President Obama needs to pull together all the different proposals on health care. He need not limit his ideas to the two bills that actually passed both chambers, but the process by which those bills passed should guide his thinking about what can, and cannot, pass. Obviously, he needs to have some long talks with Senator Olympia Snowe and other centrist Republican Senators but he should meet with the leadership of both parties (put it on C-SPAN just to shut up the crazies!), solicit their ideas and embrace the ones he can. If Minority Leader Boehner says he wants tort reform, give him tort reform but then ask what he is going to give. If he says "Nothing," walk outside to the waiting cameras. The President needs to have some long talks with Joe Liberman and Ben Nelson, the two members of the Senate Democratic caucus who caused the most grief. He needs to sort through the abortion issue and he needs to start with the fact that the only health care bill to garner a single Republican vote so far was the House bill that included the Stupak Amendment. The President will need to sit down one-on-one with key senators, not rely on Sen. Reid to deliver the votes, and with key members of the House. He needs to look them in the eye and make them promise to support the bill. He may have to scale back his goals. But, the key thing is that he must take the leadership role at this stage. Letting Speaker Pelosi and Leader Reid continue to drive the process is to commit to more water-balloon handling: When the moderates squeeze here, the lefties will burst there, and nothing will happen. The President is not only head of state and head of government, he is the head of his party and he needs to exercise this latter role if he is to succeed in the first two.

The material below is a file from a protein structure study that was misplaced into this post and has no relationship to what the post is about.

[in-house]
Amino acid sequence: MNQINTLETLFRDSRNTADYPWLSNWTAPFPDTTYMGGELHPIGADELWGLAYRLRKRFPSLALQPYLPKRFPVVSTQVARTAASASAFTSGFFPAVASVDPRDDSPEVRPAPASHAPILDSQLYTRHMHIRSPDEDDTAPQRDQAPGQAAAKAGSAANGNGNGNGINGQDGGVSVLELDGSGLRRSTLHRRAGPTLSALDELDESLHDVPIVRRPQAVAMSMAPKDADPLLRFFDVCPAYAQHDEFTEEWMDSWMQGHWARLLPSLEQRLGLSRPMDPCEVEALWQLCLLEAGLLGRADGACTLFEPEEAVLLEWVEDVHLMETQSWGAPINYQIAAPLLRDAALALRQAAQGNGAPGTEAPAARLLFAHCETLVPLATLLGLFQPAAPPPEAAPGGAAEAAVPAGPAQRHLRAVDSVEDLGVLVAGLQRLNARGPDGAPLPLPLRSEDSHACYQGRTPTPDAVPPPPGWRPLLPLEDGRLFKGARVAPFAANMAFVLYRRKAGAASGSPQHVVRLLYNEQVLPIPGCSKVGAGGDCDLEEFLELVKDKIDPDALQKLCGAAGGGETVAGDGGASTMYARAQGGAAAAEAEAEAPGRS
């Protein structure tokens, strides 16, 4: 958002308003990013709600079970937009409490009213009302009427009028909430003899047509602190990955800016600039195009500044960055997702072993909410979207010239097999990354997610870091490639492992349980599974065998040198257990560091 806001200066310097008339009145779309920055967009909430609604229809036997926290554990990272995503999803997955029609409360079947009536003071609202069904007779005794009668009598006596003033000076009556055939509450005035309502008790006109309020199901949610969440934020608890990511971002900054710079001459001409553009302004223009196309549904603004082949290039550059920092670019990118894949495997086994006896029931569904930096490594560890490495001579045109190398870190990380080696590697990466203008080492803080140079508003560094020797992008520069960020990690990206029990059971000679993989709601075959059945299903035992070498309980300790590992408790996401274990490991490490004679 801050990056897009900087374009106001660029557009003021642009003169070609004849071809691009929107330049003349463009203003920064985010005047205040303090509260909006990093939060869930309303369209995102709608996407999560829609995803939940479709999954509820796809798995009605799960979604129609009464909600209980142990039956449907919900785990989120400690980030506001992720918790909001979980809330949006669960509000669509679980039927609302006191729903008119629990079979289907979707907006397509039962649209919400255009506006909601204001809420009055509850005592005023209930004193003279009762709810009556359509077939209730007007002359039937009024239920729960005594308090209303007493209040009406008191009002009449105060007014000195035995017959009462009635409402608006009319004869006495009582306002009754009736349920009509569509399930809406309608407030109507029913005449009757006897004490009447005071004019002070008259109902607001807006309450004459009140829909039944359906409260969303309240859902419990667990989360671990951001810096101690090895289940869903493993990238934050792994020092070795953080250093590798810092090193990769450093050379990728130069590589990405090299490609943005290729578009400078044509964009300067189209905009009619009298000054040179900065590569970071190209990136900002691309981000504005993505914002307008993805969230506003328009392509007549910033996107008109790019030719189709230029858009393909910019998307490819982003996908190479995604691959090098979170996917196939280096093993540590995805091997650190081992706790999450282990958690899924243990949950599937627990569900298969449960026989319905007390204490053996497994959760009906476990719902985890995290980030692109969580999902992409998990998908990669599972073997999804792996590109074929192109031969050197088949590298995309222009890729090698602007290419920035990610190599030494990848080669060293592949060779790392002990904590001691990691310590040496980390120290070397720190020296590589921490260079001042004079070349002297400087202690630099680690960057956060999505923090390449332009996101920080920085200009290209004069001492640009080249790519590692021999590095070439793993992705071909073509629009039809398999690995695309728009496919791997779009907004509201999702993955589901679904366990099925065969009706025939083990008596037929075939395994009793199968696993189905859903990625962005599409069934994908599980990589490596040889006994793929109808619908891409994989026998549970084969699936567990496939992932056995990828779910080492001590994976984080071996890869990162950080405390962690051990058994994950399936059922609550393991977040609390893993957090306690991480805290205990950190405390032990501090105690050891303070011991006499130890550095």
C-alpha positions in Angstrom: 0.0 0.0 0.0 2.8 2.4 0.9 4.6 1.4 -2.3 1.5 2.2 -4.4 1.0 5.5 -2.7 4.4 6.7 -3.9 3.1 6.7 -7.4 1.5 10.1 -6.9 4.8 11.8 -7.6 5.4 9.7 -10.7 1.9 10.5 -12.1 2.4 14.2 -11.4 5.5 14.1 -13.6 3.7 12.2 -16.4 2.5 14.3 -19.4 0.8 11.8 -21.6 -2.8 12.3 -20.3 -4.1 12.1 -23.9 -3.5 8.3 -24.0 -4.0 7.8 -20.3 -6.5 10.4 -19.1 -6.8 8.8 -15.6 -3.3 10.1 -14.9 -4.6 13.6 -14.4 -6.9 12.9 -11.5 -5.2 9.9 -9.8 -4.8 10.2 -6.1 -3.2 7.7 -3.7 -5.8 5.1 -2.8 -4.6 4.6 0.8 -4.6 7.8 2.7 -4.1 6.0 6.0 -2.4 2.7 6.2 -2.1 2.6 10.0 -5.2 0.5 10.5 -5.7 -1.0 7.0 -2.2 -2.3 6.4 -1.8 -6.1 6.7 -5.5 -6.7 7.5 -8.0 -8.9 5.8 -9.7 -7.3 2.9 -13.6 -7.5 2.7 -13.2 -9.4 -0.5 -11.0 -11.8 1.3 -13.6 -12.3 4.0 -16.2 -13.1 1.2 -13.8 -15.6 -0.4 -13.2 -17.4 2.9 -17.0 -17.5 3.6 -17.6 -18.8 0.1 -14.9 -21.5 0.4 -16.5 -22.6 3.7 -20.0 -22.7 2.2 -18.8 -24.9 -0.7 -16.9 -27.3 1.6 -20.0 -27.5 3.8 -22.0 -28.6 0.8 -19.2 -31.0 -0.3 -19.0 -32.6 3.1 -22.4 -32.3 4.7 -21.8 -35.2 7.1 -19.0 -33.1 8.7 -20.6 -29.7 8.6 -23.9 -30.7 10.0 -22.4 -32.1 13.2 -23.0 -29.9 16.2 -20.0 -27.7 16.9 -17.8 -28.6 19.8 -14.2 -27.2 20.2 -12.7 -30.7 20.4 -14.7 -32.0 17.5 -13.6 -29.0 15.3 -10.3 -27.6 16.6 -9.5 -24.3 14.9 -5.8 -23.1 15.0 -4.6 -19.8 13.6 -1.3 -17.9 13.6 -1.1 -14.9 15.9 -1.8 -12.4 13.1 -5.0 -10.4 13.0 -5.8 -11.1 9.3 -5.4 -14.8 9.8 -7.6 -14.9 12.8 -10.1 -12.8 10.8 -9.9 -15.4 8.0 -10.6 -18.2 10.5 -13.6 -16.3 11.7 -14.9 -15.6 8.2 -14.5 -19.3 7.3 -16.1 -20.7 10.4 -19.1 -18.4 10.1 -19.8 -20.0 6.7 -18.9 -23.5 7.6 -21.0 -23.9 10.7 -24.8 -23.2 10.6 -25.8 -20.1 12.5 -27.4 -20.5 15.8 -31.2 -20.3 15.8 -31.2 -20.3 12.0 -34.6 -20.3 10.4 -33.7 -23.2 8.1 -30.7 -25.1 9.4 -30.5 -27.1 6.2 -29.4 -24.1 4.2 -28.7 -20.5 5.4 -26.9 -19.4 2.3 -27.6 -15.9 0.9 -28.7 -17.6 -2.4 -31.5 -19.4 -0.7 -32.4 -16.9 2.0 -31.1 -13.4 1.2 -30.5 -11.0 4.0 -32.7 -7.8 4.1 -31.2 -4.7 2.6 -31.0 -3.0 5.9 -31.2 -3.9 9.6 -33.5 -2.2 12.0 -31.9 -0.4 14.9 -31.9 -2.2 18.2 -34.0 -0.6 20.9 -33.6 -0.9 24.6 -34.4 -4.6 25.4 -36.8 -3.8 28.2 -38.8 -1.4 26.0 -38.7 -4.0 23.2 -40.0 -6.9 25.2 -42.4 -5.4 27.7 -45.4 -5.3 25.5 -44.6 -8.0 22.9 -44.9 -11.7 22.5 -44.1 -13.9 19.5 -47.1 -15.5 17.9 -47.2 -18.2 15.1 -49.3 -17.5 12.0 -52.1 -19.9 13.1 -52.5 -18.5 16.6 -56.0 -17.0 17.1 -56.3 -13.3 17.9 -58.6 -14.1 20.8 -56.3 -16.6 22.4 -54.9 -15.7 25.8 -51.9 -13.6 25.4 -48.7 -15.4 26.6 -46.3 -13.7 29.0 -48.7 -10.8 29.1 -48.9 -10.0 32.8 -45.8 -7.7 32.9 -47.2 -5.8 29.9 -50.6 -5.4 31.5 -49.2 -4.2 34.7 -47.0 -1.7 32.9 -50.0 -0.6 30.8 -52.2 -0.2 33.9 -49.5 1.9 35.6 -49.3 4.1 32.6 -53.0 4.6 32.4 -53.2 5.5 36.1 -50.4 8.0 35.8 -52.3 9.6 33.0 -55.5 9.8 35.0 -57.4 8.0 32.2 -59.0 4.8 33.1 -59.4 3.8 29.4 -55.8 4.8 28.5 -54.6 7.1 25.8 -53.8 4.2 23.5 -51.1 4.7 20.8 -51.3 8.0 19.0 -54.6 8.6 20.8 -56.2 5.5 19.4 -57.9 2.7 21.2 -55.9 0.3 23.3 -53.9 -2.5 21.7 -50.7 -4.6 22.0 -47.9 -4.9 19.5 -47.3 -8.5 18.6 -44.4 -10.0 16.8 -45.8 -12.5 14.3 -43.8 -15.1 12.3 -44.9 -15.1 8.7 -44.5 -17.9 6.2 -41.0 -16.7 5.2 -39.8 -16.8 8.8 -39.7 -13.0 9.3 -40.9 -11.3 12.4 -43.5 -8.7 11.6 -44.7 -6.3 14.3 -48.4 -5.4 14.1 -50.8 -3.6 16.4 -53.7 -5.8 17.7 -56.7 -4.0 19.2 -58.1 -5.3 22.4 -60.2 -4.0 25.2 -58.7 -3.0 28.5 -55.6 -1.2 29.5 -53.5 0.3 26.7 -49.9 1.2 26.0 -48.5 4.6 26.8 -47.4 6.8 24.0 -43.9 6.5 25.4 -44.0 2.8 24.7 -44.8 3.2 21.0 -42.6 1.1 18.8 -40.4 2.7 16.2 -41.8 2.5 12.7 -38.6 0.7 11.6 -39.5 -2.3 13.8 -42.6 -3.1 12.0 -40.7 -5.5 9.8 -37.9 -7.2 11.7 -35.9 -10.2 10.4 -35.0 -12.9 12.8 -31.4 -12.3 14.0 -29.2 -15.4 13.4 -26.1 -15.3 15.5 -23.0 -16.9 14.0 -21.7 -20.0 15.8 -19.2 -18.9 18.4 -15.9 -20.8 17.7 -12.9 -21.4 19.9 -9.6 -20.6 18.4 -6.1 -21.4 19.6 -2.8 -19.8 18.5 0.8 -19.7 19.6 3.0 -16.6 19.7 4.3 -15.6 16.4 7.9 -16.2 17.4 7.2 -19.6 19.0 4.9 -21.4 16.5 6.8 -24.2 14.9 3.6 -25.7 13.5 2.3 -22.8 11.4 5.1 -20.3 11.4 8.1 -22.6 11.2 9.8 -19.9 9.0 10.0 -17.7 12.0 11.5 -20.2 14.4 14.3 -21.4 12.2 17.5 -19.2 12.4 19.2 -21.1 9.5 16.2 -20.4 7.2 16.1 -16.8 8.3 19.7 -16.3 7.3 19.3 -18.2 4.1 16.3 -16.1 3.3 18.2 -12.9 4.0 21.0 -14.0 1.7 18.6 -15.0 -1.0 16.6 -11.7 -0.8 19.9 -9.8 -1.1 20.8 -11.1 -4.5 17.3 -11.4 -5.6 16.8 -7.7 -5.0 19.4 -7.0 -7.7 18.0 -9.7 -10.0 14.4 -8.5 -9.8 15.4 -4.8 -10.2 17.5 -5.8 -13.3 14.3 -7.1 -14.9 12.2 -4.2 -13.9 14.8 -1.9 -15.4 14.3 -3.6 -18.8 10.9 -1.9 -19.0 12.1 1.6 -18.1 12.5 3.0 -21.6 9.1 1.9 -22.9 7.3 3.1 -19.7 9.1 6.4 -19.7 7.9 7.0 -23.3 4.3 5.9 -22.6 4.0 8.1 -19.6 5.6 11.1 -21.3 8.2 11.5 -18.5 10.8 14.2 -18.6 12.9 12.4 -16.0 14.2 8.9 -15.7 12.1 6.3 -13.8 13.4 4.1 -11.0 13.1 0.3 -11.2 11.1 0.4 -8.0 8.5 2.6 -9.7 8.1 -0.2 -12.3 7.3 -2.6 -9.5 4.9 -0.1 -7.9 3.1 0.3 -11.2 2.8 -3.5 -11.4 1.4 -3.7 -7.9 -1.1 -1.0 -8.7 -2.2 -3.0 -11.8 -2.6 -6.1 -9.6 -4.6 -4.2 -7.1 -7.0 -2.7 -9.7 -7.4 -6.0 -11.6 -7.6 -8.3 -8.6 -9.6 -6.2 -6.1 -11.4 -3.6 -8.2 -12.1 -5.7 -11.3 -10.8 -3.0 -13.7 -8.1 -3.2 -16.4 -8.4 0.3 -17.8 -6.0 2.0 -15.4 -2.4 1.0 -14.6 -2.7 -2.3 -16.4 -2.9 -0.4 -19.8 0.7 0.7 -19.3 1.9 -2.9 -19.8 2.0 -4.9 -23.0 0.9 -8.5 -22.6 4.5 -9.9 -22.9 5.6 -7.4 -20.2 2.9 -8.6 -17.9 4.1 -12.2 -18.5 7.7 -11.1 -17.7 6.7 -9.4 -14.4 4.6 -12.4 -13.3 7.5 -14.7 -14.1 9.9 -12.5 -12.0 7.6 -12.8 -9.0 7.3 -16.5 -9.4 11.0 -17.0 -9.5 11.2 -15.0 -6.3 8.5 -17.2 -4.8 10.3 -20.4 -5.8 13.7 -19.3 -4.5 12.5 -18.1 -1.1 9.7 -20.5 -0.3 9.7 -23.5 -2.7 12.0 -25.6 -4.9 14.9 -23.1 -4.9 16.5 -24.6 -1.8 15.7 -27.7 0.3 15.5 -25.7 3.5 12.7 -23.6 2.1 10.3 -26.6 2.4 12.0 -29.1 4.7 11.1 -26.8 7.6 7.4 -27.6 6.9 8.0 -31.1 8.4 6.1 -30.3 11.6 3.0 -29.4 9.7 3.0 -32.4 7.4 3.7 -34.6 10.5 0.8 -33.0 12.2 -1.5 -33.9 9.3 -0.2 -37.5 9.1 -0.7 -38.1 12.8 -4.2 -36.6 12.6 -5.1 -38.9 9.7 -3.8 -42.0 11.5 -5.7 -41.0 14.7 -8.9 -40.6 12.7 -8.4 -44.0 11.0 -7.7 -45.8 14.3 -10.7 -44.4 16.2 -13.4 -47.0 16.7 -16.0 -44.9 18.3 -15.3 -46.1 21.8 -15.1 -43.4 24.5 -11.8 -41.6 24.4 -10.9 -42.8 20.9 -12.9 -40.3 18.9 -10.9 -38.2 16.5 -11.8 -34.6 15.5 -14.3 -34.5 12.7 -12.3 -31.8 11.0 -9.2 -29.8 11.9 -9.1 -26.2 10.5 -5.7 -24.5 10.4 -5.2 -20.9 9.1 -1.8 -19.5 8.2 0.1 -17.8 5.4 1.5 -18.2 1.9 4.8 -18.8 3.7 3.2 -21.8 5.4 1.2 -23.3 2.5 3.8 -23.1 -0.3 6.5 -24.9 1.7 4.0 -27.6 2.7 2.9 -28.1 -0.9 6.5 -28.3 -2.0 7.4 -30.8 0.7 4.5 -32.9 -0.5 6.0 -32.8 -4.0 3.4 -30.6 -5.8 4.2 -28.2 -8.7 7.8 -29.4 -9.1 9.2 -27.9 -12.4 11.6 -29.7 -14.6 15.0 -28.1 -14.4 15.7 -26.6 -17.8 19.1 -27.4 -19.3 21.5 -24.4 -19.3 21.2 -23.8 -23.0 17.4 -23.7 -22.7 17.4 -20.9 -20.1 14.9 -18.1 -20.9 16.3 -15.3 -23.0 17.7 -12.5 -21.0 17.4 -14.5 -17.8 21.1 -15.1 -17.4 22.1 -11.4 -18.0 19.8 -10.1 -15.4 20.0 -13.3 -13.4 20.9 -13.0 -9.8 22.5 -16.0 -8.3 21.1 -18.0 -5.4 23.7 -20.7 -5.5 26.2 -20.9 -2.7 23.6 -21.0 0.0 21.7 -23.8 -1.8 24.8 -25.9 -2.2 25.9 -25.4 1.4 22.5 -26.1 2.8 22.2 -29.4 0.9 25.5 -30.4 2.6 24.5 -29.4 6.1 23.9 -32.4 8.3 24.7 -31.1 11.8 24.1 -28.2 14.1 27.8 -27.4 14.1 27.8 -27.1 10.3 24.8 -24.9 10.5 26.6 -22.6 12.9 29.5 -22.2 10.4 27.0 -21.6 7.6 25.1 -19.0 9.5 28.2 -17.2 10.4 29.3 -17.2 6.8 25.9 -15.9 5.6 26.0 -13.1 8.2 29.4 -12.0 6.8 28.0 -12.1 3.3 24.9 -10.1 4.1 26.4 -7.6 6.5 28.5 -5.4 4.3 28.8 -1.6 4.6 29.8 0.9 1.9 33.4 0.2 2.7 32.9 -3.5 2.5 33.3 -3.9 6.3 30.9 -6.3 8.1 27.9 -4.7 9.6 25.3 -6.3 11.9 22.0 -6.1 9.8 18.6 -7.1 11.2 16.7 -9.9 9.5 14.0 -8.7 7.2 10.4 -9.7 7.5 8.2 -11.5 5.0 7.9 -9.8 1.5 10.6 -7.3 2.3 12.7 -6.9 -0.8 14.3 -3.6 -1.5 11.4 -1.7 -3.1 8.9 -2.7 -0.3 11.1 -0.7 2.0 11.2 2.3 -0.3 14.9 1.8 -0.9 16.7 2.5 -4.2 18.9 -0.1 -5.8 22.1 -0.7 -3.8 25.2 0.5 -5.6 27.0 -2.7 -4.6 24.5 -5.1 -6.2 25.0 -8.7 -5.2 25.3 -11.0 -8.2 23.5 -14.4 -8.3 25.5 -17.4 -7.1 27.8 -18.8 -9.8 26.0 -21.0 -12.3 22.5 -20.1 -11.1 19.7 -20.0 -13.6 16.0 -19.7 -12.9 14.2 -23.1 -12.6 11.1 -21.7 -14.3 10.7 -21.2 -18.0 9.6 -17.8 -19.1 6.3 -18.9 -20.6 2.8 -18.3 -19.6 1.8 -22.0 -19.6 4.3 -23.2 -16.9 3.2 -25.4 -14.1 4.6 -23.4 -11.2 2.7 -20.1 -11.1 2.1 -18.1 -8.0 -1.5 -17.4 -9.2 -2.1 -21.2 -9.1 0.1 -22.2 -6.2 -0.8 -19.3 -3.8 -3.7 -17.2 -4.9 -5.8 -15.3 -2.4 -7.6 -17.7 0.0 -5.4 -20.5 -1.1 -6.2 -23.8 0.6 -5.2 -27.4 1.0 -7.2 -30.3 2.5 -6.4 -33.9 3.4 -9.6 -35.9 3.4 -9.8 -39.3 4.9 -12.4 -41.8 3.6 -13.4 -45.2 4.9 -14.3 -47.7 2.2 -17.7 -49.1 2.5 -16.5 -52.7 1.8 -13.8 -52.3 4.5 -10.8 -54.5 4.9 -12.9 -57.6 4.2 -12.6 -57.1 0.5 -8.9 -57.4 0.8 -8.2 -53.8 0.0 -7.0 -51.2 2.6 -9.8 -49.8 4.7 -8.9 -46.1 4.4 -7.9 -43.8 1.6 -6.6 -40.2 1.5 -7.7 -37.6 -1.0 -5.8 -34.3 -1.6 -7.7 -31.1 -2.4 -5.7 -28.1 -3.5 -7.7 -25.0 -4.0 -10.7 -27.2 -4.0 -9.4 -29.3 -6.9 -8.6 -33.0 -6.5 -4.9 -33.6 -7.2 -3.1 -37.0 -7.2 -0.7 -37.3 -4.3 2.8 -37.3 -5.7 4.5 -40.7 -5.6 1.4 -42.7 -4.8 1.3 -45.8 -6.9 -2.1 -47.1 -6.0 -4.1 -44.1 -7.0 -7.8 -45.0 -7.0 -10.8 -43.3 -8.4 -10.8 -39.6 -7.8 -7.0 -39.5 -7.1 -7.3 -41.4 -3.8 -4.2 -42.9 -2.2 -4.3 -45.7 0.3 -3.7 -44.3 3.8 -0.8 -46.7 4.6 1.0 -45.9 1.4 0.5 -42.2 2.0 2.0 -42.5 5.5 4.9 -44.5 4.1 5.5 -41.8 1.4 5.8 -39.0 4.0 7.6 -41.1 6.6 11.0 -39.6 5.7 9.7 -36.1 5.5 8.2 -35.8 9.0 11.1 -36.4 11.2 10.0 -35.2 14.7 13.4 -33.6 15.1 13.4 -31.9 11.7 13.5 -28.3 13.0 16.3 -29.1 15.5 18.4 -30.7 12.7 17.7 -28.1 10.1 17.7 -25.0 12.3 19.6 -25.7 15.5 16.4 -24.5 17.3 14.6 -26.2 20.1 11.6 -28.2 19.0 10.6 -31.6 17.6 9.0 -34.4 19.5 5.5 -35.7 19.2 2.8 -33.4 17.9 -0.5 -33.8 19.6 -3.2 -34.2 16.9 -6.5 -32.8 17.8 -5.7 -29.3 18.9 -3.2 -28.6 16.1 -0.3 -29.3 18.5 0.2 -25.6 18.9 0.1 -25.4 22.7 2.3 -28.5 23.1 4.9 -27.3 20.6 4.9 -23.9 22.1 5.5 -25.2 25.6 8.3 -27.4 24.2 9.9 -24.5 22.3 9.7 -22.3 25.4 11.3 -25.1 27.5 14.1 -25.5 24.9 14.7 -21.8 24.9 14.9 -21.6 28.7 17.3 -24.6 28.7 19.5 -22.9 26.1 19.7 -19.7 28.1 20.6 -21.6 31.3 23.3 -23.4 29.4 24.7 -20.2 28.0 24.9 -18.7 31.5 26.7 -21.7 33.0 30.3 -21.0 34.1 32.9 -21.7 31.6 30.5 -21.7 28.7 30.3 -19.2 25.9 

The other thing the President must do on health care is remind independent voters that he is trying to make things better and the Republicans are not just obstructing his efforts, their obstruction amounts to a defense of the status quo. (It is imperative that he adopt one or two GOP reform suggestions as well, to be able to say that he is not trying to ram through an excessivley liberal program.) Independent voters are not leaning towards the GOP because they like the GOP’s proposals. They are leaning that way because they hate the status quo and the Dems are the party in power. They are registering their opposition to the way things are. The President needs to remind the country – every day and in every speech – that he is the one who is trying to deliver change and paint those who stand in his way as the defenders of the status quo.
Some have suggested that the House should pass the Senate bill. but Speaker Pelosi said she does not have the votes. So, there was a suggestion to pass the Senate bill as is, but with the simultaneous guarantee that the Senate, using reconciliation and thus avoiding a filibuster, will amend the bill to the House's liking. This smells of shanenigans and will only add to the perception that Washington is broken.
The battle for health care can yet be won. But, the methods of 2009 are best left in 2009. The President and Congress should work on a jobs bill. Then they should work on something bipartisan. But, come Eastertide, the President should take the health care issue by the horns and push, push, push for a successful reform bill. Only he can do it.
Michael Sean Winters